Source: BBC – Spending on injury prevention and management is key to reducing the amount the New South Wales Government spends on insurance for paramedics, according to the New England branch of the Health Services Union.
A recent State Government move has seen paramedics provided with two years of death and disability income protection for paramedics, rather than the seven years provided to police.
The decision is said to be due to rising costs.
New England HSU branch president, Dave Lucietto, has welcomed a proposal from Tamworth MP Kevin Anderson, for a “sliding scale” return to work program to support injured paramedics but said it lacks detail.
He said what was really needed was a new bucket of money to fund the development of better work practices to prevent injuries.
“The simple mathematics is basically, if you can prevent people getting injured, then you don’t have so many injured people to deal with, and that’s what costs money,” he said.
“It’s the old, ‘You have to spend money to save money.’
He said he wanted more information about Mr Anderson’s “sliding scale” return to work proposal.
“What is in this sliding scale we don’t know, we haven’t had a chance to see any of the details yet,” Mr Lucietto said.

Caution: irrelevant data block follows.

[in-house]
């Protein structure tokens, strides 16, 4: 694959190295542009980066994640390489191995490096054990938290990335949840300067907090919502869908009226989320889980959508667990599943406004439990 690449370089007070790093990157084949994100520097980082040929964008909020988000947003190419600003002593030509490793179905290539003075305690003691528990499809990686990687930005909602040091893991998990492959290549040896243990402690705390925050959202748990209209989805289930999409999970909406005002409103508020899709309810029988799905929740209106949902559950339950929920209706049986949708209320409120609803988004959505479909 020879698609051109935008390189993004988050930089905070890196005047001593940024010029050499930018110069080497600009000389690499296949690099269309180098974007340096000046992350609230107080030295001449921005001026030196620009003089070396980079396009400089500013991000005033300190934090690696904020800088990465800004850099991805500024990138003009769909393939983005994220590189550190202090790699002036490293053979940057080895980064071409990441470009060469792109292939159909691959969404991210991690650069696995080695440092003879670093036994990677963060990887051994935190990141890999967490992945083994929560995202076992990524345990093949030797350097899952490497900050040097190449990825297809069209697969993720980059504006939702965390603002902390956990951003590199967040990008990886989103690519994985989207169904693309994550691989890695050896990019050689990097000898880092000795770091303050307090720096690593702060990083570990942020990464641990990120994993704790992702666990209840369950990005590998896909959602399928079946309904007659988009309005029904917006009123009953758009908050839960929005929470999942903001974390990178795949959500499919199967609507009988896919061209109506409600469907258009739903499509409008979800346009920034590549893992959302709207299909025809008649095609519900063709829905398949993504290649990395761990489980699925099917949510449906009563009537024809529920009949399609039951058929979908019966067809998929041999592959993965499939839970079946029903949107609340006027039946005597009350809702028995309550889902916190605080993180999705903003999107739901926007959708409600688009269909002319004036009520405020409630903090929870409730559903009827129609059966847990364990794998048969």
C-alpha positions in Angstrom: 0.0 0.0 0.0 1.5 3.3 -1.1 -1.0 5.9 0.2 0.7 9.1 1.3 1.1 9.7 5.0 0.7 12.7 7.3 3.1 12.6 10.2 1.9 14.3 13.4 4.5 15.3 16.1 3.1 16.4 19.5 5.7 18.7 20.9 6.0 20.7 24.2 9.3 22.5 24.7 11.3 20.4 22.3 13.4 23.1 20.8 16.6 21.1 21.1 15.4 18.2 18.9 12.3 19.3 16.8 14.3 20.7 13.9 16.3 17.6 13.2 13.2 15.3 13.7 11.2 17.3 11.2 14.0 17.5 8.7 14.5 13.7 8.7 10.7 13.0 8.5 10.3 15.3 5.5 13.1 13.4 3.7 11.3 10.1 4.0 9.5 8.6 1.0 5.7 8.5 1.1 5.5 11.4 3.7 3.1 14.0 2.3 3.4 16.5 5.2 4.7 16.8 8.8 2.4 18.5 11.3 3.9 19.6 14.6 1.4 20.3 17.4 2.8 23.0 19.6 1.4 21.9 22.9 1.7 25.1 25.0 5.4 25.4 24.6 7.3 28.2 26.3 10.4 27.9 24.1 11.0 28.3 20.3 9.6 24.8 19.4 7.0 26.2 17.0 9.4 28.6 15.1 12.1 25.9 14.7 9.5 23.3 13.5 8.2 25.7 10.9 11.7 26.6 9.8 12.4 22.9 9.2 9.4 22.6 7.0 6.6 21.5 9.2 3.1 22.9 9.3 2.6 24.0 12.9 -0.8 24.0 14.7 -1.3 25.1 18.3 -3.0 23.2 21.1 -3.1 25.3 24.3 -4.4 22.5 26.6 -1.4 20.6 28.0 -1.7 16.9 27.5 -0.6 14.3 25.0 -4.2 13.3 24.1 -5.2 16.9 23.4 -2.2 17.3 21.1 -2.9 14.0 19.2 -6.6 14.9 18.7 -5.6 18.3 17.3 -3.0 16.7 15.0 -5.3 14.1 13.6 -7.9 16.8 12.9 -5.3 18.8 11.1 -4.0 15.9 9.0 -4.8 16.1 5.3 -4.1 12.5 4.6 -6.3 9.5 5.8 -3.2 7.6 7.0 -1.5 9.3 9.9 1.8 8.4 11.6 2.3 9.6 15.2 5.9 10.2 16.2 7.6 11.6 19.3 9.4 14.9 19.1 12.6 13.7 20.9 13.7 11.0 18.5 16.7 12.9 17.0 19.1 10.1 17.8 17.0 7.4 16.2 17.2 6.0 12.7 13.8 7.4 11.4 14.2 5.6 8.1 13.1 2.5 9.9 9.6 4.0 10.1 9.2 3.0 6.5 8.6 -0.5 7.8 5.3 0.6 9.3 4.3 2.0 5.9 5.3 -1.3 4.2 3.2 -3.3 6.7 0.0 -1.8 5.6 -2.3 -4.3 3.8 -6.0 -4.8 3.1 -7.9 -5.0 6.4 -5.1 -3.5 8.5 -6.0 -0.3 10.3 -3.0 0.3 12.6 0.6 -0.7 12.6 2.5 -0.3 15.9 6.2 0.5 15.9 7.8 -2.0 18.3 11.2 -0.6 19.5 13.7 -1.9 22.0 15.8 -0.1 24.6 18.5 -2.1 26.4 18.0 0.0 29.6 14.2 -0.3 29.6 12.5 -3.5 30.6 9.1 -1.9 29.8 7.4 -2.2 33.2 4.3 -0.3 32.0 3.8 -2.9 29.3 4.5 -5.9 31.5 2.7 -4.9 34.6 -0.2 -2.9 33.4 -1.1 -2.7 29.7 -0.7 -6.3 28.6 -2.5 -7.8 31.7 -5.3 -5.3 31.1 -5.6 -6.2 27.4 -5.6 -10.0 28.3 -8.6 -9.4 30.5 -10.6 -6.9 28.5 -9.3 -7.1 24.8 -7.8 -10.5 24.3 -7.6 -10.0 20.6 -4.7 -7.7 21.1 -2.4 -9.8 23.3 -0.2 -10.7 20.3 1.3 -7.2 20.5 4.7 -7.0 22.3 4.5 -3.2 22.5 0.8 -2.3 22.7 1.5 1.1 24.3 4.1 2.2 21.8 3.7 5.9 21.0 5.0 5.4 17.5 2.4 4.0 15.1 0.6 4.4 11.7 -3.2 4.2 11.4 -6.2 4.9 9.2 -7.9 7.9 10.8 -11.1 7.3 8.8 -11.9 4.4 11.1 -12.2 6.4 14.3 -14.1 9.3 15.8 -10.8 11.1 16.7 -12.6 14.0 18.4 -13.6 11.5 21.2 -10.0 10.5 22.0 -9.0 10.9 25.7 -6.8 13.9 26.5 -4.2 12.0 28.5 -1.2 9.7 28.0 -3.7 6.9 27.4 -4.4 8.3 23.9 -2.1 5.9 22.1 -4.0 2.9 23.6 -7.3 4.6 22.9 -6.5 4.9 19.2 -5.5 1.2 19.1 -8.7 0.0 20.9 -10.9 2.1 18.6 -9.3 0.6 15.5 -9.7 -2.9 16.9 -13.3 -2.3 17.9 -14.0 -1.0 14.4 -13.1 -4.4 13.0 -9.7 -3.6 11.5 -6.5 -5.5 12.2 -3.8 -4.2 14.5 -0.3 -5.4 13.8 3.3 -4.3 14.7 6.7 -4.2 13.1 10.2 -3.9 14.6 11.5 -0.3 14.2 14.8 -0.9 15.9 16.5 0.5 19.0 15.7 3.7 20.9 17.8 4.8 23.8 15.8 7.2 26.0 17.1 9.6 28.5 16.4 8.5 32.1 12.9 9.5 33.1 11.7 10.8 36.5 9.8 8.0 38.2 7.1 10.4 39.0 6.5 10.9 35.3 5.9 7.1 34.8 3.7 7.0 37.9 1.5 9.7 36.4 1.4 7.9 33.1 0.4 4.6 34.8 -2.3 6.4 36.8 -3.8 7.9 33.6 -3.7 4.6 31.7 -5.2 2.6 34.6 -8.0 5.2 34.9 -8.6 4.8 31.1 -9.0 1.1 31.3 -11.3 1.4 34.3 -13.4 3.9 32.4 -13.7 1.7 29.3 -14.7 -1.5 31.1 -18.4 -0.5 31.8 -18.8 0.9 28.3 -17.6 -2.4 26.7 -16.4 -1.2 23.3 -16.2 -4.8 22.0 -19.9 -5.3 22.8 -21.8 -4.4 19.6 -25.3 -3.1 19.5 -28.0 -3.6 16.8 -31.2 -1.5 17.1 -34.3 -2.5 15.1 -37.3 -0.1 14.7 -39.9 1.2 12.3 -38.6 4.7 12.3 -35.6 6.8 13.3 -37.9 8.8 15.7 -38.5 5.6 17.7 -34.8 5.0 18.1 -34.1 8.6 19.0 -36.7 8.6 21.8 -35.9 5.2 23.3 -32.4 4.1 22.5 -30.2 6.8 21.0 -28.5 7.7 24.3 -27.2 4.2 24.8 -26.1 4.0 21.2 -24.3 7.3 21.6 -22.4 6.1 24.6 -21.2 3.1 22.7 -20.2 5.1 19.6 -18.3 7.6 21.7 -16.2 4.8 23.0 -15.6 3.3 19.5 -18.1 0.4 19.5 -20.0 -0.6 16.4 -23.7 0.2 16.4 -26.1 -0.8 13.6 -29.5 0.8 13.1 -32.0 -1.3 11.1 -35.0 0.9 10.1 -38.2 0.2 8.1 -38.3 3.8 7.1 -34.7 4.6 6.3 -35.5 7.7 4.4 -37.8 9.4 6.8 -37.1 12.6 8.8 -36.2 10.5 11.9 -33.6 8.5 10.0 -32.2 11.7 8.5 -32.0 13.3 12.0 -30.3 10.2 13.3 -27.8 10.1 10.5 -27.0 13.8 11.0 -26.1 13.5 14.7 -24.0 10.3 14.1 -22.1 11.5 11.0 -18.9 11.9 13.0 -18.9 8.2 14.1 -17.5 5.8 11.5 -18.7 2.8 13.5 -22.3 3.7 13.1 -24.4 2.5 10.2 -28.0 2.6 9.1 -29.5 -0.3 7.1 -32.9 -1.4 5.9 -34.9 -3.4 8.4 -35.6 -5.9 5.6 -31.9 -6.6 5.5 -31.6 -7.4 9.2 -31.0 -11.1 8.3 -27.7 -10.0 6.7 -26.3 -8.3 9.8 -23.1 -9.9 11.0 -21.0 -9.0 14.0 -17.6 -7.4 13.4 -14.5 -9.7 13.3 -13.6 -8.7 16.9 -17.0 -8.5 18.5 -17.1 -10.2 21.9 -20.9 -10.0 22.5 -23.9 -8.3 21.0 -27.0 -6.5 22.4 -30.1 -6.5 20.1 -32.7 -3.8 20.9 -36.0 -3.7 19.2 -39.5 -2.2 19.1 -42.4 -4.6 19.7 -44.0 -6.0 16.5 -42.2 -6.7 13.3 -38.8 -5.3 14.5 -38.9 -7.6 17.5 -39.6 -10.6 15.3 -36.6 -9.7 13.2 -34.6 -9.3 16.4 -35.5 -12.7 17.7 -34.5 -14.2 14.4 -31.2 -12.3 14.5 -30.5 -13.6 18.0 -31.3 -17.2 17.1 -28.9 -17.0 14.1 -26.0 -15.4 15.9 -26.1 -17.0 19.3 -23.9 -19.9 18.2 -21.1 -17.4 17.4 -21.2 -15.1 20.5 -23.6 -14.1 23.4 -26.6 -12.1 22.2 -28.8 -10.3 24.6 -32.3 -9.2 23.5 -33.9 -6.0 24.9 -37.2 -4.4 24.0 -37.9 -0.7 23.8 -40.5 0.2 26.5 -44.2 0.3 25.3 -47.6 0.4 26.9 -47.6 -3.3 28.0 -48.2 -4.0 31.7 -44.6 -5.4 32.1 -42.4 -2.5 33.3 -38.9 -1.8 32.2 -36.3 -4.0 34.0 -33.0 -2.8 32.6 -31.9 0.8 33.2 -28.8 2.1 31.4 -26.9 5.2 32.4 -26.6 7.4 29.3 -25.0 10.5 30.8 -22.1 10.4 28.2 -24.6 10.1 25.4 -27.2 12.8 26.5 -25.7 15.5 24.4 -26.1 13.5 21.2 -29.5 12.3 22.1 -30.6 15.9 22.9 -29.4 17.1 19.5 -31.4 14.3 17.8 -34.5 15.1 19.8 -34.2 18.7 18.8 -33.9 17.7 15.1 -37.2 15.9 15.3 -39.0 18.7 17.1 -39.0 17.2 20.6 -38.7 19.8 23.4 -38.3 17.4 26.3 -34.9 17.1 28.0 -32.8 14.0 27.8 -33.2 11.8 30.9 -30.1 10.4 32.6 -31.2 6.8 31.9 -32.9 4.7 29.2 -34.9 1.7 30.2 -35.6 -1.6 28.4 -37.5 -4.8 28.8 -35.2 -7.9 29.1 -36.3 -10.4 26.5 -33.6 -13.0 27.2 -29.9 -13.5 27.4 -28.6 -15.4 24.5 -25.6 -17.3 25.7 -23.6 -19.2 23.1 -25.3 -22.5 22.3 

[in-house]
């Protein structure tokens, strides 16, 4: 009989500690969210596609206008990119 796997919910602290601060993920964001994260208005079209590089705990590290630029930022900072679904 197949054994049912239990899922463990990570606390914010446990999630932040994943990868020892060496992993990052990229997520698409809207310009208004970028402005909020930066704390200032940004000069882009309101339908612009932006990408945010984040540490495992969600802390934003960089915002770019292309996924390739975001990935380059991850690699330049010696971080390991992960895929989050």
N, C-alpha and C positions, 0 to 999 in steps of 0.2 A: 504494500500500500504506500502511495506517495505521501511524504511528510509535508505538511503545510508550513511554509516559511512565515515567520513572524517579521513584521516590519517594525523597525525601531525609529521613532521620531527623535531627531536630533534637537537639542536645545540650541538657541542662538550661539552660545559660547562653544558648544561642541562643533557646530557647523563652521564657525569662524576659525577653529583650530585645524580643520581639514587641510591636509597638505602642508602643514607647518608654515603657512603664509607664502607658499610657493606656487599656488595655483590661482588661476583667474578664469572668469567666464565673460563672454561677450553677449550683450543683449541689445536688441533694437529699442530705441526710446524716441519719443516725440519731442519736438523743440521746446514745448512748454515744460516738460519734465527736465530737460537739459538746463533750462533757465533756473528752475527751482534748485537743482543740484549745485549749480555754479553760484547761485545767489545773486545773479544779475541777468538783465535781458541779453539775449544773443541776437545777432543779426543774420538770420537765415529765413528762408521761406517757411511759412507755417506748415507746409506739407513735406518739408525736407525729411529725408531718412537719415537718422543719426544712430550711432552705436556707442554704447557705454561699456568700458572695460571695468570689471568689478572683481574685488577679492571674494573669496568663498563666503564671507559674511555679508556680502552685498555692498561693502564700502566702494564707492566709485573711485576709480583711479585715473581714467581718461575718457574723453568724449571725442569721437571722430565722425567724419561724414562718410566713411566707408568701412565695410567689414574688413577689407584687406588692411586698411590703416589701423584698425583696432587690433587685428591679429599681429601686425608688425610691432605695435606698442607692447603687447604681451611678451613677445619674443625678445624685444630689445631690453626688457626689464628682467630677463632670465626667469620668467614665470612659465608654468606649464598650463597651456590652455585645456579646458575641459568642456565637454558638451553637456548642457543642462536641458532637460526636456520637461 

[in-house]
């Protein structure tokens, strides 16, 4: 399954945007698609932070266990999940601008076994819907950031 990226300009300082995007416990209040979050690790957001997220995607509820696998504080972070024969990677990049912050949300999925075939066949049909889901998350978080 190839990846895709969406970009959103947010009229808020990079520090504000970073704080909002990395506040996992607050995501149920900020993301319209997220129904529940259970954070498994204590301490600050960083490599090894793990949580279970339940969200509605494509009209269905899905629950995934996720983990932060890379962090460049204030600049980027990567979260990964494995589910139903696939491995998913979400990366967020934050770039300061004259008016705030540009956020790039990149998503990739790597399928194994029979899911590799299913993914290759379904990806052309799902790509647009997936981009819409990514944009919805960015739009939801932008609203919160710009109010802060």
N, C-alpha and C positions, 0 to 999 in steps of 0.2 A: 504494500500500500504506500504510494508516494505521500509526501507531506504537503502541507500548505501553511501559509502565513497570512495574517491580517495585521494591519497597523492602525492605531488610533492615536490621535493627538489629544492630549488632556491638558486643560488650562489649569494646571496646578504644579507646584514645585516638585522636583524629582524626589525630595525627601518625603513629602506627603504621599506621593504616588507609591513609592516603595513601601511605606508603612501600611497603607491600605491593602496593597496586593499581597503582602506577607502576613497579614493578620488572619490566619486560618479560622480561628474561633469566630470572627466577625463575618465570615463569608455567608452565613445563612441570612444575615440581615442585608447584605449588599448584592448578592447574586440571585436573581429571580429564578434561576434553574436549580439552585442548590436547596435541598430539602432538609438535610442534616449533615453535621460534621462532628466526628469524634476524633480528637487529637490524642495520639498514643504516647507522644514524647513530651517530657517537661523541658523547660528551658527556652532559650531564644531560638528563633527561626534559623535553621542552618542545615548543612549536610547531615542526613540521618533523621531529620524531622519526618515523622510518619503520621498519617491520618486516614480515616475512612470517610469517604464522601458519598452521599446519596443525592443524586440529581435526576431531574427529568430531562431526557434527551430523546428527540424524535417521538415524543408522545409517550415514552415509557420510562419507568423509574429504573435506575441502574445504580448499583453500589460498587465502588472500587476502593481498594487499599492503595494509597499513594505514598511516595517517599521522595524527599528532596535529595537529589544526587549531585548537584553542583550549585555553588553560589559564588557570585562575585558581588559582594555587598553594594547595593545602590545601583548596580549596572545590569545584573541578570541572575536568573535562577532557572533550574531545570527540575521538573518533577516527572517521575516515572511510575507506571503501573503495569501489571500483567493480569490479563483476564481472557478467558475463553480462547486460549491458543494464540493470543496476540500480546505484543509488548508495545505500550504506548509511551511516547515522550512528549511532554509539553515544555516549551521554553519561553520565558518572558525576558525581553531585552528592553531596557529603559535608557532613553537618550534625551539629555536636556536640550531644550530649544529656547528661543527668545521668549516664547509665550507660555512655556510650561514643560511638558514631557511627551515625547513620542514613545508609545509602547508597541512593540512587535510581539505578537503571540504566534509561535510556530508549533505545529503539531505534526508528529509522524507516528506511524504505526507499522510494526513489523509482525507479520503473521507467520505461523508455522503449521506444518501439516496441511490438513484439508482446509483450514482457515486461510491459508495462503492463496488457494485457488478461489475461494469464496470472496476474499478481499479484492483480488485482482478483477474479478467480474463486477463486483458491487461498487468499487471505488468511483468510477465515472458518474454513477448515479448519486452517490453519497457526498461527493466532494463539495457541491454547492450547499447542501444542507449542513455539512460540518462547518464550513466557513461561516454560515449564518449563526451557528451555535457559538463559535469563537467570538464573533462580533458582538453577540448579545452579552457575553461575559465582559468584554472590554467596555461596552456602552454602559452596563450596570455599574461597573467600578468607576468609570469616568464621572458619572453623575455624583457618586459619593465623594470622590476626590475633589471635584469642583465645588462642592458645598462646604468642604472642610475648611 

“But at the end of the day, no matter what scheme they come up with, paramedics in NSW need to be on the same level playing field as the police.
“We do the same dangerous work that the police do and I think it’s a little bit rude that the Ministry and the Baird Government think we’re only worth a two-year scheme and the police get seven.”
Mr Anderson took the idea to Health Minister Jillian Skinner last week, in response to the concerns raised by local paramedics.
He said it would provide relief to paramedics still not able to return to full duties after two years.
“If someone’s on a return to work program, it might take them longer. It might take three, four, five years to get back to work but certainly and ultimately they would want to return to work.
“If they want to return to work then I think they should be afforded that extra time,” Mr Anderson said.
“It may not be that they go back to the job that they were doing, given their incapacity, so it may be within another health-related job.
“Ultimately, we know they want to get back to work, so we need to give them that time and that support, longer than two years, if required.”
Paramedics have been protesting the cuts to their death and disability insurance for a few weeks, with chalk slogans on ambulances, and Mr Lucietto said the action would continue.
He said paramedics just wanted to be valued as much as police.
“And have a comparable scheme to what the police have been getting, and that encompasses prevention, management, and return to work,” he said.
“In the event that there’s no return to work available, [there needs to be] a decent safety net for that paramedic to continue his life in a meaningful way.”